Ellen G. White Writings

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SDA Bible Commentary, vol. 6 (EGW), Page 1070

What a scene that will be! No pen can describe it! The accumulated guilt of the world will be laid bare, and the voice of the Judge will be heard saying to the wicked, “Depart from me, ye that work iniquity.”

Then those who pierced Christ will remember how they slighted His love and abused His compassion; how they chose in His stead Barabbas, a robber and murderer; how they crowned the Saviour with thorns, and caused Him to be scourged and crucified; how, in the agony of His death on the cross, they taunted Him, saying, “Let him now come down from the cross, and we will believe him.” “He saved others; himself he cannot save.” They will seem to hear again His voice of entreaty. Every tone of solicitude will vibrate as distinctly in their ears as when the Saviour spoke to them. Every act of insult and mockery done to Christ will be as fresh in their memory as when the satanic deeds were done.

They will call on the rocks and mountains to fall on them and hide them from the face of Him that sitteth on the throne and from the wrath of the Lamb. “The wrath of the Lamb”—One who ever showed Himself full of tenderness, patience, and long-suffering, who, having given Himself up as the sacrificial offering, was led as a lamb to the slaughter, to save sinners from the doom now falling upon them because they would not allow Him to take away their guilt (The Review and Herald, June 18, 1901).

19-28 (Galatians 2:16, 17; 3:10-13, 24). No Saving Properties in the Law—I would call on all who would win heaven, to take warning. Do not devote your precious probationary time to sewing together fig leaves to cover the nakedness which is the result of sin. As you look into the Lord's great moral looking glass, His holy law, His standard of character, do not for a moment suppose that it can cleanse you. There are no saving properties in the law. It cannot pardon the transgressor. The penalty must be exacted. The Lord does not save sinners by abolishing His law, the foundation of His government in heaven and in earth. The punishment has been endured by the sinner's substitute. Not that God is cruel and merciless, and Christ so merciful that He died on Calvary's cross to abolish a law so arbitrary that it needed to be extinguished, crucified between two thieves. The throne of God must not bear one stain of crime, one taint of sin. In the councils of heaven, before the world was created, the Father and the Son covenanted together that if man proved disloyal to God, Christ, one with the Father, would take the place of the transgressor, and suffer the penalty of justice that must fall upon him (Manuscript 145, 1897).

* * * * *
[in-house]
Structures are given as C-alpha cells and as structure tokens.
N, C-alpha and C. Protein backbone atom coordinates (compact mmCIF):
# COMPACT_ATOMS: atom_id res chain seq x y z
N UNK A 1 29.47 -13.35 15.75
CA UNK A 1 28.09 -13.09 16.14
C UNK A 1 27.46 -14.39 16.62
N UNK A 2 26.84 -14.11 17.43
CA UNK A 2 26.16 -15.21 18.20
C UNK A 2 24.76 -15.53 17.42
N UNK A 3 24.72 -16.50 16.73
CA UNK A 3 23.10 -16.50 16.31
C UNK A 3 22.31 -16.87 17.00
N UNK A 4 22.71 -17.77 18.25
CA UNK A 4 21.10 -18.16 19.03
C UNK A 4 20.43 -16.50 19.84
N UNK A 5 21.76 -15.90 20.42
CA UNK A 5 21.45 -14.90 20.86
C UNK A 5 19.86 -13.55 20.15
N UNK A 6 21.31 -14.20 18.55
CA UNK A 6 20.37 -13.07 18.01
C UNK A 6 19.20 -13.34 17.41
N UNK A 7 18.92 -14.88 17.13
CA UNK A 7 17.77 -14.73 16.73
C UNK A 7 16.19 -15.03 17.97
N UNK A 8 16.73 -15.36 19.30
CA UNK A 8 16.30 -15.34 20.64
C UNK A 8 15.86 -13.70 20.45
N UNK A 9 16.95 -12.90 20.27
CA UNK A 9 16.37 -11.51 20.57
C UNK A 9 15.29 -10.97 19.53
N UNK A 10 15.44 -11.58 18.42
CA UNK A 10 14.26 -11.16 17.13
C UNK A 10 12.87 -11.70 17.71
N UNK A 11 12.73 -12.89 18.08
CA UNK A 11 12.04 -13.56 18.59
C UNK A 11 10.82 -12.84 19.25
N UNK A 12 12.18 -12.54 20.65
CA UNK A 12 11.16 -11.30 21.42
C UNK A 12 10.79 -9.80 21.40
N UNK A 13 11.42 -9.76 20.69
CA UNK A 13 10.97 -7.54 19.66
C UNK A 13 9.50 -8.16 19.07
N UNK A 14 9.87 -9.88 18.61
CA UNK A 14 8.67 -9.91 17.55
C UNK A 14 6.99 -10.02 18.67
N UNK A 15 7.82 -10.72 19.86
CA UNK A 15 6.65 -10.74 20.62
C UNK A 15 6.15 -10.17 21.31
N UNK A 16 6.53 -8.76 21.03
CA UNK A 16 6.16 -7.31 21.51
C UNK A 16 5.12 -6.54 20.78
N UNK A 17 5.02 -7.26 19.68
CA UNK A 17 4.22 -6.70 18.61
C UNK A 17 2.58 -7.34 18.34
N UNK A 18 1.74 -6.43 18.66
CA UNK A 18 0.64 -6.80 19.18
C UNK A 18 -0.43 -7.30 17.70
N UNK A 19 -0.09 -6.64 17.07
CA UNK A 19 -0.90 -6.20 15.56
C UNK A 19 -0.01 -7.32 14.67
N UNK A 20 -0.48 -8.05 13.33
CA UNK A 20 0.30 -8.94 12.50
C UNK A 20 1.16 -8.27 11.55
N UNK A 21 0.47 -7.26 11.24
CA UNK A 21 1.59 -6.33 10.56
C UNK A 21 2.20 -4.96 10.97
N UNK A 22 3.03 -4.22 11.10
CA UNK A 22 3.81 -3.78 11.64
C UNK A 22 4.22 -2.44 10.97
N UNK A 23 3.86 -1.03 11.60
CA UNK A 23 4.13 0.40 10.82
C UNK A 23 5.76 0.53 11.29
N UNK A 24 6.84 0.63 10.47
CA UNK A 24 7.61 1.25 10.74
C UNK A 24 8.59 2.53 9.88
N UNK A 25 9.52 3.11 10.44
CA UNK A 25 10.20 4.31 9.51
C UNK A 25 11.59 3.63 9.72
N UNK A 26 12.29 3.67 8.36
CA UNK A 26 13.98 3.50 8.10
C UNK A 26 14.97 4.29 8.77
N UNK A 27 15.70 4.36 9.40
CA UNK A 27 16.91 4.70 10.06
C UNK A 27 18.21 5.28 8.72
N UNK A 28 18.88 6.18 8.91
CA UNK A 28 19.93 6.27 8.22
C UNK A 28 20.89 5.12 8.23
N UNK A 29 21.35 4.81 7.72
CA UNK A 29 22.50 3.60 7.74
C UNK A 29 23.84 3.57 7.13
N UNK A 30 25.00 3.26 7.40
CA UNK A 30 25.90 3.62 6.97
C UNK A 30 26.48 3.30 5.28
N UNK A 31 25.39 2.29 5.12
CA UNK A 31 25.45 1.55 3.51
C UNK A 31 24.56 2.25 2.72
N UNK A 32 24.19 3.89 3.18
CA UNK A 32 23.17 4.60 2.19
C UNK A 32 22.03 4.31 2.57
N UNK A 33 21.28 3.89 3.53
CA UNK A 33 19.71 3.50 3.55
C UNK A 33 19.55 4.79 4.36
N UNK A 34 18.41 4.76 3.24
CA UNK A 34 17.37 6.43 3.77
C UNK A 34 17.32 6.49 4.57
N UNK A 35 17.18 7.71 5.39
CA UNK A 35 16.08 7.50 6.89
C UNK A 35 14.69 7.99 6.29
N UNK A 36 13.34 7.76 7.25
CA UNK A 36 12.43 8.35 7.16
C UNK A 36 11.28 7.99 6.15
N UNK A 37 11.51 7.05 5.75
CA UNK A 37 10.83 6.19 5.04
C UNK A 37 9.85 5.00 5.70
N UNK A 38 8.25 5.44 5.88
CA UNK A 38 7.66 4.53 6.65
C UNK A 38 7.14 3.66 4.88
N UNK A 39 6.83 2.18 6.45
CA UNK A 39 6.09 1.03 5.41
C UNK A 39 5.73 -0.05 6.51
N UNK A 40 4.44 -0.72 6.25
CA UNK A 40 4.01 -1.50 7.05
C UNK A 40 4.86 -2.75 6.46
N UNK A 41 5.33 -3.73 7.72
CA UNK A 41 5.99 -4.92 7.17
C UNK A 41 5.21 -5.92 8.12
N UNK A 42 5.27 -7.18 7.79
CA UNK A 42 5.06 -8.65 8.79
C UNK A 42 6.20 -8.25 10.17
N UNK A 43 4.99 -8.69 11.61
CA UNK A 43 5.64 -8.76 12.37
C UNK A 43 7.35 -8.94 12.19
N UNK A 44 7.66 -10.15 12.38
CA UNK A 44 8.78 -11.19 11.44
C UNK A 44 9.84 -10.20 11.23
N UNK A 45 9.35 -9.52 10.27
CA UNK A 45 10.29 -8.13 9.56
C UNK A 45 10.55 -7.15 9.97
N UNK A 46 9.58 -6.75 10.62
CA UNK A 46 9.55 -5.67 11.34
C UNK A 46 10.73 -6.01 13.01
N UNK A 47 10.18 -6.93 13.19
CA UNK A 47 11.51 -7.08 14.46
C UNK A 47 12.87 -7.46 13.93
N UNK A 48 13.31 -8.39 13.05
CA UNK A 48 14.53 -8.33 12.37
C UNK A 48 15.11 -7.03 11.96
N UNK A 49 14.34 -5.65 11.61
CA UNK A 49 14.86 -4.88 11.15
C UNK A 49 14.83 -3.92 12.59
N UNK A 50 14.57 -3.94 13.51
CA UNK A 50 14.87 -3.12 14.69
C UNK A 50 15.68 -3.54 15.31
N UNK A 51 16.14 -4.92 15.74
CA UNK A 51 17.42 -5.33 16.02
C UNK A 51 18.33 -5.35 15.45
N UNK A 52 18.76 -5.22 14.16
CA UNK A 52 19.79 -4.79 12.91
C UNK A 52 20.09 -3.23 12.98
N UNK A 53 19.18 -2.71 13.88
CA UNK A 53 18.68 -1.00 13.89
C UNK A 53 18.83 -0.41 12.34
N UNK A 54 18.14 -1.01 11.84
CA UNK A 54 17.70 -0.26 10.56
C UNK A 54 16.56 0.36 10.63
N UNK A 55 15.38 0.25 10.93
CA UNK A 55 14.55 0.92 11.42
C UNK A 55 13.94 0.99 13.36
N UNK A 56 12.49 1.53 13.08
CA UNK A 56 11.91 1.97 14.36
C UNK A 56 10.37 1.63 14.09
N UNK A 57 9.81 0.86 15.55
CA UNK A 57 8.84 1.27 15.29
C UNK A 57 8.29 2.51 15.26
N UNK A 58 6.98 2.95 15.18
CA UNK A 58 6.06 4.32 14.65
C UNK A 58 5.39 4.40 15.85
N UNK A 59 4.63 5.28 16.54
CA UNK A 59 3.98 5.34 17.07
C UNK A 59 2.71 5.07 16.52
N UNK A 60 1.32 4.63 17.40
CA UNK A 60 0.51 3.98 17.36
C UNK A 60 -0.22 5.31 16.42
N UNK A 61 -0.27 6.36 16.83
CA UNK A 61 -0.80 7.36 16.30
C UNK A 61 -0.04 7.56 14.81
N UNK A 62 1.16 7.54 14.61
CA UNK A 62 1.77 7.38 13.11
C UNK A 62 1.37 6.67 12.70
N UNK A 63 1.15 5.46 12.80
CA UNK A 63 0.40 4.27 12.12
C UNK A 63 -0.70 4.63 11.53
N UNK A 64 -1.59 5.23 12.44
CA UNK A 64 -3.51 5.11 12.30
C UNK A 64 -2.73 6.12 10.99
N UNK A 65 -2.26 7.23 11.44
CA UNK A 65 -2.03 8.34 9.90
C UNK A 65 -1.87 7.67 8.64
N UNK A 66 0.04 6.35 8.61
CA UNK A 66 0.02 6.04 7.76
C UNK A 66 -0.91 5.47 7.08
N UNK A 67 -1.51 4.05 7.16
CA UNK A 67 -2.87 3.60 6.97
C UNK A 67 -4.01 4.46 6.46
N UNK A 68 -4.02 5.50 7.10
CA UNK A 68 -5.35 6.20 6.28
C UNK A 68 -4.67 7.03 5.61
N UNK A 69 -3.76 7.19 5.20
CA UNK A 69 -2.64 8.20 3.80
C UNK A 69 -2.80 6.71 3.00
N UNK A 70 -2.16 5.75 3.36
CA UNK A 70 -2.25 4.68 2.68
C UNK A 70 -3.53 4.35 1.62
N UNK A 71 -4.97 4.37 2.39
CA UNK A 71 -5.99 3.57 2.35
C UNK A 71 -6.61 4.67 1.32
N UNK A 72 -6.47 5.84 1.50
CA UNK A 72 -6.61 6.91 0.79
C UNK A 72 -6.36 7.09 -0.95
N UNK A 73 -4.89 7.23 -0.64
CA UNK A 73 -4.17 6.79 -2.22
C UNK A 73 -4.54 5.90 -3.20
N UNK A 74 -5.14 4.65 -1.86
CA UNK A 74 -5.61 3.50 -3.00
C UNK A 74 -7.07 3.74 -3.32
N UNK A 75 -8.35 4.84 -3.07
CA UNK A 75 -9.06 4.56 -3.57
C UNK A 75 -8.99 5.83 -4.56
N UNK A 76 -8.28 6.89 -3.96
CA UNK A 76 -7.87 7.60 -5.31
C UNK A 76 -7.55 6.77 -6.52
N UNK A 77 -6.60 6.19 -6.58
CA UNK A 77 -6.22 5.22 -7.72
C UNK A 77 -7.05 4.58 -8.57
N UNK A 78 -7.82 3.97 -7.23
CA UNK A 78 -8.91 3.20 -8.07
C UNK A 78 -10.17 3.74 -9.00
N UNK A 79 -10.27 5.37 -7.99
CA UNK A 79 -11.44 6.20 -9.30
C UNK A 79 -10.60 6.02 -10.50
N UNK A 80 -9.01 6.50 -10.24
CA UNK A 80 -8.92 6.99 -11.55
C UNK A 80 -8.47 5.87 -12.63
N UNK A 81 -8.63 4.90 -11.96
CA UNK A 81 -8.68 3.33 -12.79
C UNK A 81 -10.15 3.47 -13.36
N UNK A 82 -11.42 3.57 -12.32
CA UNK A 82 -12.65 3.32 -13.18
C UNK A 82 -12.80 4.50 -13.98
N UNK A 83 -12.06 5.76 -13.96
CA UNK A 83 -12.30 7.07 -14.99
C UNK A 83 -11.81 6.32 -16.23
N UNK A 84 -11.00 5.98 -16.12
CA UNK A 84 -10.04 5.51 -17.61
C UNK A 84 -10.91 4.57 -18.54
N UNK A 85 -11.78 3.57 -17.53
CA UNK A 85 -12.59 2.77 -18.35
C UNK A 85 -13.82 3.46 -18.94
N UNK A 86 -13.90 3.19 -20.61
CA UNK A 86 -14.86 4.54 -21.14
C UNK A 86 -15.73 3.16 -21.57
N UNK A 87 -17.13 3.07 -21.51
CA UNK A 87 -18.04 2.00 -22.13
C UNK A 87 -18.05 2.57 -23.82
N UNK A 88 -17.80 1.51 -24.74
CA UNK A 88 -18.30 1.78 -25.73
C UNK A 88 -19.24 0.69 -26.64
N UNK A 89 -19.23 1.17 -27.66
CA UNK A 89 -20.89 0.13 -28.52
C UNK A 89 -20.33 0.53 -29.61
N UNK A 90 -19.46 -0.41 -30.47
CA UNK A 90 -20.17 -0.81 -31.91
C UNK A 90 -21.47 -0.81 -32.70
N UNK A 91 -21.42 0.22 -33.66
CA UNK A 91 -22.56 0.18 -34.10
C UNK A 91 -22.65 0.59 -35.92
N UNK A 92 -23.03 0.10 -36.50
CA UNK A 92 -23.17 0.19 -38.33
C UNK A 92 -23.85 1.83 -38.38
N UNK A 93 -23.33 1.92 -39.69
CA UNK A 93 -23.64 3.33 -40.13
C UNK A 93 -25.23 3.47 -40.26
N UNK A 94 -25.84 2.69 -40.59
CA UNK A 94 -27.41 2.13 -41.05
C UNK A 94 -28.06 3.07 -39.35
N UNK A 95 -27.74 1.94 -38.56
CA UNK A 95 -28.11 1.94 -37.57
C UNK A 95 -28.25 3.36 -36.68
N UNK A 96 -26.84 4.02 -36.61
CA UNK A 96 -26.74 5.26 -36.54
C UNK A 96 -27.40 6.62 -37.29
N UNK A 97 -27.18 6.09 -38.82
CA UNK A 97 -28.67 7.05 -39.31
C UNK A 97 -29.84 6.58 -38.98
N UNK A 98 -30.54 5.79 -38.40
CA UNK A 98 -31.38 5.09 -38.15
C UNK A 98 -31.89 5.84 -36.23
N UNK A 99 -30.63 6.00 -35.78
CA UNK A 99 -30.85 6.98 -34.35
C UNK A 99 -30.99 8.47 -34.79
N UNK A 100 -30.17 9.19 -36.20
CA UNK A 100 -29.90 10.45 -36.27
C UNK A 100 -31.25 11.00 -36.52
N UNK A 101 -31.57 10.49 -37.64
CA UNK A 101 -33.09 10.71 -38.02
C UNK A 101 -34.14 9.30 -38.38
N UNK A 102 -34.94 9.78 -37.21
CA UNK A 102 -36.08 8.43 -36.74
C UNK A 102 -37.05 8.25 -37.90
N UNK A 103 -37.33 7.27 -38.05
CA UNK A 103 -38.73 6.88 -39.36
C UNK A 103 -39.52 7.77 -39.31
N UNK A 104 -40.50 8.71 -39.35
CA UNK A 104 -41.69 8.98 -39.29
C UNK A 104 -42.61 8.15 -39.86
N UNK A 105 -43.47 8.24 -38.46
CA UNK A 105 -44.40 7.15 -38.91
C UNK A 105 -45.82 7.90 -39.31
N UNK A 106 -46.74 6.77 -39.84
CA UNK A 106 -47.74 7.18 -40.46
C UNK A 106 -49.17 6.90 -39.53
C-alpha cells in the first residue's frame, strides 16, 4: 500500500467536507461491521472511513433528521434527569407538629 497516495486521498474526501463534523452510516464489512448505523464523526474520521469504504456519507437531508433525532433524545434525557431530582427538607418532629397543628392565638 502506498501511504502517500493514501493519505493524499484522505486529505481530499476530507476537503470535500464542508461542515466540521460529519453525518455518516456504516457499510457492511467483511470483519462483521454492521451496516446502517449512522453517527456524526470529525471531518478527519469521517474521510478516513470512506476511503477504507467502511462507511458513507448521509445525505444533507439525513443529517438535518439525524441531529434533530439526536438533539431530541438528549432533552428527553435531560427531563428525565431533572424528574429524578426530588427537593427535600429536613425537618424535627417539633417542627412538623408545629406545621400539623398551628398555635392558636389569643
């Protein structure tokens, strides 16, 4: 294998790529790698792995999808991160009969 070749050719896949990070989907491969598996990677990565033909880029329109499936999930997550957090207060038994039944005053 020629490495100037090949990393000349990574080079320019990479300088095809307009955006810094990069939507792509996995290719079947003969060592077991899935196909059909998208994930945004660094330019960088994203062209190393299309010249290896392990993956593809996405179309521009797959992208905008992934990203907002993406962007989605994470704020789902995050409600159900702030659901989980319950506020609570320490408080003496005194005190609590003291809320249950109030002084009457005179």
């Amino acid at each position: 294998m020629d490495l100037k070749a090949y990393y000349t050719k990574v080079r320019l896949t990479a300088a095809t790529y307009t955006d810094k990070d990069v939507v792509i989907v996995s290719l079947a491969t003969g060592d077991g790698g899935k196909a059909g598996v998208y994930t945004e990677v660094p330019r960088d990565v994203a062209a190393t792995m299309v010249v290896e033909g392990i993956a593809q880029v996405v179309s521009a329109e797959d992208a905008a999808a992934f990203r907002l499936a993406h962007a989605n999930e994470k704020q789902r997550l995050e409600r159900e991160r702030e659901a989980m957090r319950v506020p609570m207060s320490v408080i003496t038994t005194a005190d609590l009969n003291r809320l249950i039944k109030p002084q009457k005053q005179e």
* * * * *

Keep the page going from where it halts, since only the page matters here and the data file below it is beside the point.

(Ch. 5:1.) “This Is Justification by Faith.”—As the penitent sinner, contrite before God, discerns Christ's atonement in his behalf, and accepts this atonement as his only hope in this life and the future life, his sins are pardoned. This is justification by faith. Every believing soul is to conform his will entirely to God's will, and keep in a state of repentance and contrition, exercising faith in the atoning merits of the Redeemer and advancing from strength to strength, from glory to glory.

Pardon and justification are one and the same thing. Through faith, the believer passes from the position of a rebel, a child of sin and Satan, to the position of a loyal subject of Christ Jesus, not because of an inherent goodness, but because Christ receives him as His child by adoption. The sinner receives the forgiveness of his sins, because these sins are borne by his Substitute and Surety. The Lord speaks to His heavenly Father, saying: “This is My child. I reprieve him from the condemnation of death, giving him My life insurance policy—eternal life—because I have taken his place and have suffered for his sins. He is even My beloved son.” Thus man, pardoned, and clothed with the beautiful garments of Christ's righteousness, stands faultless before God.

The sinner may err, but he is not cast off without mercy. His only hope, however, is repentance toward God and faith in the Lord Jesus Christ. It is the Father's prerogative to forgive our transgressions and sins, because Christ has taken upon Himself our guilt and reprieved us, imputing to us His own righteousness. His sacrifice satisfies fully the demands of justice.

Justification is the opposite of condemnation. God's boundless mercy is exercised

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